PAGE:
I have acquired an old motherboard with a socket 462 and a AMD Duron (I think its a "Spitfire" model 3).

The copyright on the CPU is from 1999 and it apparently doesn't require a dedicated CPU fan as the motherboard only came with a heatsink.

After a quick search, I found that it is a 600 to 950 MHz CPU, I also read that it was a "low-end" CPU at the time.

I plan on building a retro DOS/Windows 98 gaming rig with an ISA SoundBlaster 16 sound card and a Voodoo 2 graphics card.

Can I run Windows 98, games from the era (1998 Half-Life, 2000 Sacrifice...) and older MS-DOS ones (1993 Syndicate, 1993 Protostar, 1994 Myst...) efficiently on this processor?

5 Answers 5


A Duron of this era is a cut-down version of a Thunderbird Athlon, and is broadly comparable to a Coppermine (Pentium III) Celeron. Paired with the right audio/video hardware, it's absolutely capable of playing most 1990s DOS games, although a few (and an even larger number of 1980s games) may have trouble with it running too fast. It will also run Windows just fine (probably Windows 3 through Windows 2000, perhaps XP), Linux, and OS/2.

I would definitely not suggest running a Duron fanless; they have TDPs from 30 to 40 watts depending on speed (about 10 watts higher than contemporary Pentium IIIs), and it would take a rather substantial heatsink to keep it cool without forced airflow. I know that some manufacturers back then were still just strapping on a tiny heatsink and no fan in budget machines, but I also remember those machines being very crash-prone, and "repairing" a number of them just by adding a modest HSF.

  • @RowanHawkins, yeah it can be a thankless job to resurrect an old question, especially if it looks like it will never be marked answered. Still, your answer adds a dimension I think is only touched on by others, and you have what I consider critical additions to the site: actual first-hand knowledge and experience.
    – user12
    Feb 2, 2017 at 21:54
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    You simply can't run a Duron without a fan. AMD explicitly said that heatsink and fan were required for these chips. The Athlons and Durons of this generation were extremely hot running, and you will fry them in a matter of moments if you try to run with merely a heat sink. They don't even have thermal protection, so you actually will fry them. I worked in a repair shop in this era, and I had a number of junior techs scorch and smoke AMD processors doing quick bench tests! Expensive lessons. The OEMs that used small heatsinks had case designs with fans blowing directly on the heatsink. Feb 12, 2017 at 18:50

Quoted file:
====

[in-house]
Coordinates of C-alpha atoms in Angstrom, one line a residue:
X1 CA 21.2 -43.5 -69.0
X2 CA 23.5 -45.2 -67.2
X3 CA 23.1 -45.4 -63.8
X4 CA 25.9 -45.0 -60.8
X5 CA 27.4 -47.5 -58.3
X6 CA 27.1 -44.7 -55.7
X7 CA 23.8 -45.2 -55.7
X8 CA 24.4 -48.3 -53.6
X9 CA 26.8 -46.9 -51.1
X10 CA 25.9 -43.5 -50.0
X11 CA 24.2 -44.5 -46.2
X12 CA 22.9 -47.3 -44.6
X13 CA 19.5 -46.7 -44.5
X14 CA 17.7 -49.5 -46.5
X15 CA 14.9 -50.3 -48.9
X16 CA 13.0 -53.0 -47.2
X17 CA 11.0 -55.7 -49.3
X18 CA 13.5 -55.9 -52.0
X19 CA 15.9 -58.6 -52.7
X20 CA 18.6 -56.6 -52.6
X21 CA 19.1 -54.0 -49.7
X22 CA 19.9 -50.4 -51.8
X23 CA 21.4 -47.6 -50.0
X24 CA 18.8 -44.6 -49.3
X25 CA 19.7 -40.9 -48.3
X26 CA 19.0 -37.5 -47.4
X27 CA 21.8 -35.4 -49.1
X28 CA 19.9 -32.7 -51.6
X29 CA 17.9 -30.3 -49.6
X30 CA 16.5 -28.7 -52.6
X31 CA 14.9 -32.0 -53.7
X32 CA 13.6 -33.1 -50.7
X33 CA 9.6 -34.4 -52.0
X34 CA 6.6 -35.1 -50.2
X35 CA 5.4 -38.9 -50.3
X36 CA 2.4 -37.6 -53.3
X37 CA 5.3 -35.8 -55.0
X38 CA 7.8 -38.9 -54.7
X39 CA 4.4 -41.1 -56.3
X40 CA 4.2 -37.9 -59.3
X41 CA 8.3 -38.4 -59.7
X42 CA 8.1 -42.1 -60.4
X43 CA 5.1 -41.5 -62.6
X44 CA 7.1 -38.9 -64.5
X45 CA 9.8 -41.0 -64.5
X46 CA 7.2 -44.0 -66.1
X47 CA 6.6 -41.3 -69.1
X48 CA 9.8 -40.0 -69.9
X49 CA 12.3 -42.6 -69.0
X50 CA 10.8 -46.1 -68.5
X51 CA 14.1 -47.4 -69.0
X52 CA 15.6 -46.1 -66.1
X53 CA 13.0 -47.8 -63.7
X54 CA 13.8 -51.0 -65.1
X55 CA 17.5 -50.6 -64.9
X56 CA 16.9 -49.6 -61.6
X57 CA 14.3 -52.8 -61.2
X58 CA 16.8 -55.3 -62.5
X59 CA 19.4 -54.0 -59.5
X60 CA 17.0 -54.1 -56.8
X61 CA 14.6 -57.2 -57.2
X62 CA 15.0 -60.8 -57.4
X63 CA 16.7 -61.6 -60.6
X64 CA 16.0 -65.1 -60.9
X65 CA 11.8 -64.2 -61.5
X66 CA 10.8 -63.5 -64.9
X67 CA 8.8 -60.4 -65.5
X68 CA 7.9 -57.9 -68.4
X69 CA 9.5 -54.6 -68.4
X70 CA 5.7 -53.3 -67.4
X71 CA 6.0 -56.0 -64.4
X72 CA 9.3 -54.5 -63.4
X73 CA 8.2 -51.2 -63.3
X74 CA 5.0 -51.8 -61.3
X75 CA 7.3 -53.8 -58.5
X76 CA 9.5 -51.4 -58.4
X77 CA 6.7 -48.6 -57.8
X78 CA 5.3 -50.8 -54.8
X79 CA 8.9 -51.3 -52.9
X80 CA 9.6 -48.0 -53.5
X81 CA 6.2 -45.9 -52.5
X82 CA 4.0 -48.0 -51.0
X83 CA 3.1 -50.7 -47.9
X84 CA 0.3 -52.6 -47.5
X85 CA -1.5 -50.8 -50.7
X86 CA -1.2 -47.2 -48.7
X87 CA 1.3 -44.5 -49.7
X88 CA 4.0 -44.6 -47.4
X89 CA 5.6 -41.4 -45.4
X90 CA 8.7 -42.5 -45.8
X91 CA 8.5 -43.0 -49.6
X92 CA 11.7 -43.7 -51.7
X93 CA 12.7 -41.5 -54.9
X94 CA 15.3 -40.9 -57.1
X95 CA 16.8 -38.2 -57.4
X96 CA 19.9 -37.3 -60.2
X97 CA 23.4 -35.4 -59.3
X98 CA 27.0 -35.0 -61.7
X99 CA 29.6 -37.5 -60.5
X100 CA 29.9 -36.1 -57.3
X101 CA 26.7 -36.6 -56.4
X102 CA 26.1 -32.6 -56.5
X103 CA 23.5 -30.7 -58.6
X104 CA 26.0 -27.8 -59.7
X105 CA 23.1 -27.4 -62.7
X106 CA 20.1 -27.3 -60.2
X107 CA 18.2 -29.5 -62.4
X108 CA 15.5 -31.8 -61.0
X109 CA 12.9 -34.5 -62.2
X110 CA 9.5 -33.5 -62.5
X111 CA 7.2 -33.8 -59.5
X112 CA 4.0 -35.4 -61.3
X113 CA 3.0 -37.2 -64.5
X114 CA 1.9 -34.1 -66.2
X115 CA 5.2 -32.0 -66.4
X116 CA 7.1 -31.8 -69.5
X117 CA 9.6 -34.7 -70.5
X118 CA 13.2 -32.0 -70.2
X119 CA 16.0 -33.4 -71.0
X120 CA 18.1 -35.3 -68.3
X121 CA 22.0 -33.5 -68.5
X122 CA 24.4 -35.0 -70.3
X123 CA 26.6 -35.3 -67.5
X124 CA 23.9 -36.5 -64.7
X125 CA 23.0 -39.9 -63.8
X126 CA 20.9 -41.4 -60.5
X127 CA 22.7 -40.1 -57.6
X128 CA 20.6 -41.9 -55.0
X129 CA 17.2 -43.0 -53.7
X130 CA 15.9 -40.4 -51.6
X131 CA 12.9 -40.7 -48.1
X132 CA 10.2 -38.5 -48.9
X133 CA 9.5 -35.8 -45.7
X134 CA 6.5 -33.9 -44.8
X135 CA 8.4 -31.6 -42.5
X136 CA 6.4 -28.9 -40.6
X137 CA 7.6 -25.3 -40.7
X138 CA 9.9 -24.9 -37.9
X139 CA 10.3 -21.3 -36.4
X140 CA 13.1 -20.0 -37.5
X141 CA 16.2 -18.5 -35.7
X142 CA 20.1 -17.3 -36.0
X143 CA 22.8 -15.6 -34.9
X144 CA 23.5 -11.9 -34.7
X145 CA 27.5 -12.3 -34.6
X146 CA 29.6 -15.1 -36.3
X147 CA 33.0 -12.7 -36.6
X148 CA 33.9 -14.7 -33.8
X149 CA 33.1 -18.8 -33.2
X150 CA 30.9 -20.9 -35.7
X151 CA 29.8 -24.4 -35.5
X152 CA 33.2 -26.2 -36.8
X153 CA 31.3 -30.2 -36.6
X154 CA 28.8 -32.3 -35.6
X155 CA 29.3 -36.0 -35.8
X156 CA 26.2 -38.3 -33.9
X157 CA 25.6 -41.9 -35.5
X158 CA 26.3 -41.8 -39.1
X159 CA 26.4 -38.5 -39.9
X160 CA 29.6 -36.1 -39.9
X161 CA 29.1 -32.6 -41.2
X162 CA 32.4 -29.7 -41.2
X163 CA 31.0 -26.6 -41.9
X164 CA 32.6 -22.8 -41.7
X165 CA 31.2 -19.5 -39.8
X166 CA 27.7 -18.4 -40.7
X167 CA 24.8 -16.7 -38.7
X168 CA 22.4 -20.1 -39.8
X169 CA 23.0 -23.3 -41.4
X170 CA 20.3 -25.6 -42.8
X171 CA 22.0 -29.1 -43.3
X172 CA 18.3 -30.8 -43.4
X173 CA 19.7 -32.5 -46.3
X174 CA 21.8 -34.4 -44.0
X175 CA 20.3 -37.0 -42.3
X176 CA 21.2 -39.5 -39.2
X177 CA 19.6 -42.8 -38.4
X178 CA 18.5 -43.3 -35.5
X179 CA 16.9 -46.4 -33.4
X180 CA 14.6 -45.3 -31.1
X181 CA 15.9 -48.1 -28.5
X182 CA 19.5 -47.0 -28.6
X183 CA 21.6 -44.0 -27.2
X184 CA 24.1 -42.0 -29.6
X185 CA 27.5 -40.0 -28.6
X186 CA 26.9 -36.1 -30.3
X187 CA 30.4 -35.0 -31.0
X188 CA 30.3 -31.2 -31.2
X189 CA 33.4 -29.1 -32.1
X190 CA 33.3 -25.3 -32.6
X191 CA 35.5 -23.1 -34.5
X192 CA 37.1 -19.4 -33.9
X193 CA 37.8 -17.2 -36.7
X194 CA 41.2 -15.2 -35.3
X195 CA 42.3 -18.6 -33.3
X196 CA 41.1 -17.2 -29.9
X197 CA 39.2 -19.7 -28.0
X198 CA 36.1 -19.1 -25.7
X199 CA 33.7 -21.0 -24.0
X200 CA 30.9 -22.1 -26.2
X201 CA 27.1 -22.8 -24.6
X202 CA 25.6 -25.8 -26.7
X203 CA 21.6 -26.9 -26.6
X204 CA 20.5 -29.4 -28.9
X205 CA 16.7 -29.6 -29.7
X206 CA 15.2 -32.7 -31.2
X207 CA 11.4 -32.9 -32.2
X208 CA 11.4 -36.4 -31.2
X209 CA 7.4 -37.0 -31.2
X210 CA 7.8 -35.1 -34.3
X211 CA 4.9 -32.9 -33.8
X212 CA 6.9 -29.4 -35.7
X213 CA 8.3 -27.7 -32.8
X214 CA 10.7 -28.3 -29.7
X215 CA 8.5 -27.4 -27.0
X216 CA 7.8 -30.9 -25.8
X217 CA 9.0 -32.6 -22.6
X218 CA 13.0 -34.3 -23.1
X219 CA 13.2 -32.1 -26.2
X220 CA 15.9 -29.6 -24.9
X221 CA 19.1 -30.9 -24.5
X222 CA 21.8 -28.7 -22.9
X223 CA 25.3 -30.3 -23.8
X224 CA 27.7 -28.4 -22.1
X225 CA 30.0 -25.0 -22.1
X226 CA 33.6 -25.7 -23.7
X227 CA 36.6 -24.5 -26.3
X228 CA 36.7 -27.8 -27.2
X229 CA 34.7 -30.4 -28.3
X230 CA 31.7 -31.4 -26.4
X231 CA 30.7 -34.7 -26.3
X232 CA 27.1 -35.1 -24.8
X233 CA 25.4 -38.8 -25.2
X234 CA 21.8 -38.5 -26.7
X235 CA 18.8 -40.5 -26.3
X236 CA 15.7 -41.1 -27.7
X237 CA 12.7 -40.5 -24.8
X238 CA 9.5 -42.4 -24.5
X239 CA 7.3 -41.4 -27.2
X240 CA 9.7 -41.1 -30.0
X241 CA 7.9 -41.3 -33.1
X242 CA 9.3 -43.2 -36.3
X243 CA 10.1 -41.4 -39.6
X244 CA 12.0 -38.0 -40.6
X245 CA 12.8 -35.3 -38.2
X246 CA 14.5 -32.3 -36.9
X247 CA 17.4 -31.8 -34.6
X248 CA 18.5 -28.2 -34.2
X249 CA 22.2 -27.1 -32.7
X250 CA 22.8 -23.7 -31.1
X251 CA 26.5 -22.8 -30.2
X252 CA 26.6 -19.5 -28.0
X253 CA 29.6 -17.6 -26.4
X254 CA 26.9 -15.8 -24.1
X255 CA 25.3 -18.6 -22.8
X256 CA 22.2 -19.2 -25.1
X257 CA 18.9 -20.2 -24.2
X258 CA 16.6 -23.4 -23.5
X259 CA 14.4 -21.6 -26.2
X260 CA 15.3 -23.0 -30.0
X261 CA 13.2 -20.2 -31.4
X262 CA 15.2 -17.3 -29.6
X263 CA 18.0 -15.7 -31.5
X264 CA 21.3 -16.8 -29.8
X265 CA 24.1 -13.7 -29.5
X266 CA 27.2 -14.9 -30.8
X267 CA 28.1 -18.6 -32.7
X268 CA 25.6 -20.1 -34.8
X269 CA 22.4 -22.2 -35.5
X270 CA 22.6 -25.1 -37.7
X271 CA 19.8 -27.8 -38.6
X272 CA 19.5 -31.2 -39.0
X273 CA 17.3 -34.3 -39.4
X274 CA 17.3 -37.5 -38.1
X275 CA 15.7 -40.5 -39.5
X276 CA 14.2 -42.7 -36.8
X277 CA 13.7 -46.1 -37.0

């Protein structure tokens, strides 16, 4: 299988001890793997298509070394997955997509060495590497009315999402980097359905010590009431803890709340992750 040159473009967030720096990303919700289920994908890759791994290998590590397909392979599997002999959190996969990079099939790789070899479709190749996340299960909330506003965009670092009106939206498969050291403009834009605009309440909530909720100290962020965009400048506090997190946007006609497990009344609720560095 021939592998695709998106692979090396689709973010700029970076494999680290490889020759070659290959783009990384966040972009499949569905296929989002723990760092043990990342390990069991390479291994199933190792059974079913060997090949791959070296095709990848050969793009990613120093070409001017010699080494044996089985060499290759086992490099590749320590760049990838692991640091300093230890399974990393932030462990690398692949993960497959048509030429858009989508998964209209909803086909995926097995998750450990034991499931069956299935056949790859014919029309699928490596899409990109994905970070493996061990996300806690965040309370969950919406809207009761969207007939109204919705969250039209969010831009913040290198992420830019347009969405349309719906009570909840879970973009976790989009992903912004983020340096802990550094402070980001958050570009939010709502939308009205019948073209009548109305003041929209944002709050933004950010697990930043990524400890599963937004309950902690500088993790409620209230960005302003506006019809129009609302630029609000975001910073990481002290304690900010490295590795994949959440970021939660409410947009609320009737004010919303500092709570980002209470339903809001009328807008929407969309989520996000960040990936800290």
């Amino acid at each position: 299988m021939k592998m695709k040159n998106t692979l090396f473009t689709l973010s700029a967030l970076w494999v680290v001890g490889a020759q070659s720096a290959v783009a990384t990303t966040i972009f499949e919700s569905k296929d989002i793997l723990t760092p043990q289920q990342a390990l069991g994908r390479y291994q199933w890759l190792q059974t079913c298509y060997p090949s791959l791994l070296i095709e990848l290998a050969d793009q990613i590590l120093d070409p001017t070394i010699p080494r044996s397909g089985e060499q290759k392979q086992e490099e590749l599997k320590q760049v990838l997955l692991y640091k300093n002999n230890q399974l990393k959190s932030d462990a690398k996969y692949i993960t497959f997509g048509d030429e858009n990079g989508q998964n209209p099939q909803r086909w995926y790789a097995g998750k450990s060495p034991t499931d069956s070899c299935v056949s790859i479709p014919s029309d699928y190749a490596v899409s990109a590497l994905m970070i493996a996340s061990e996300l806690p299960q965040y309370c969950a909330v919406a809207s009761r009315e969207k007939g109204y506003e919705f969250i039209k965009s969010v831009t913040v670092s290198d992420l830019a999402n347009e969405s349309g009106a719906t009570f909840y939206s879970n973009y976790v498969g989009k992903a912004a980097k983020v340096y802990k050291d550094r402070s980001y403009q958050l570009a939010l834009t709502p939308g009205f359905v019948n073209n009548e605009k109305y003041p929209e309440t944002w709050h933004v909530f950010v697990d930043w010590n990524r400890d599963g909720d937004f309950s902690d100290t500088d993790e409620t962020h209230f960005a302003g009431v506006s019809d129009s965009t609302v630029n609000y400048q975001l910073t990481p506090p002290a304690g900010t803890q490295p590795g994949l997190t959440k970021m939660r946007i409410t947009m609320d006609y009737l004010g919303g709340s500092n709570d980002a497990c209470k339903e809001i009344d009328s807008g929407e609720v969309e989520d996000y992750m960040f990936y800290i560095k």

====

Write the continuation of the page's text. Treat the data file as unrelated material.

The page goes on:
• Late '90s AMDs definitely ran pretty toasty. I had an HP laptop with a K6-2, and it would overheat and turn off if I tried to play Worms. Having a small desk fan blowing across the vents at the rear of the keyboard helped somewhat.
    – db2
    Feb 13, 2017 at 15:16
  • XP is the best for it, so why "perhaps"?
    – Anixx
    Mar 3, 2017 at 22:12

I had one of these for quite a while (better part of a decade) running in a box that I used as a household print/file server. I had it running Fedora Linux (started with Core 5, upgraded to 9 later on) without issues. It did have a (small) CPU fan. I got the machine second-hand from a garage sale, so I probably added the fan myself (it's been a while, can't remember exactly).

I did play a few games on it (before it was relegated to server status), mostly older Linux-based titles (like Armagetron), as well as some of the older Sierra adventure games (Space Quest 1-3, Police Quest 1-2) with DOSBox. But at one point I did get it to run Unreal Tournament (via WINE), just to see if it could do it (it could, but not well).

So yes, I think it should run Windows 98 and early/mid 90's games just fine.

NOTE: It should go without saying, but I'd be really careful these days going on the internet with Windows 98. Might be a good idea to see if it'll run a newer version of Firefox, just in case you need to go and download something.

  • 3
    Windows 98 it so old that most attacks don't work, and most malware won't run.
    – Mark
    Sep 26, 2016 at 17:07
  • 2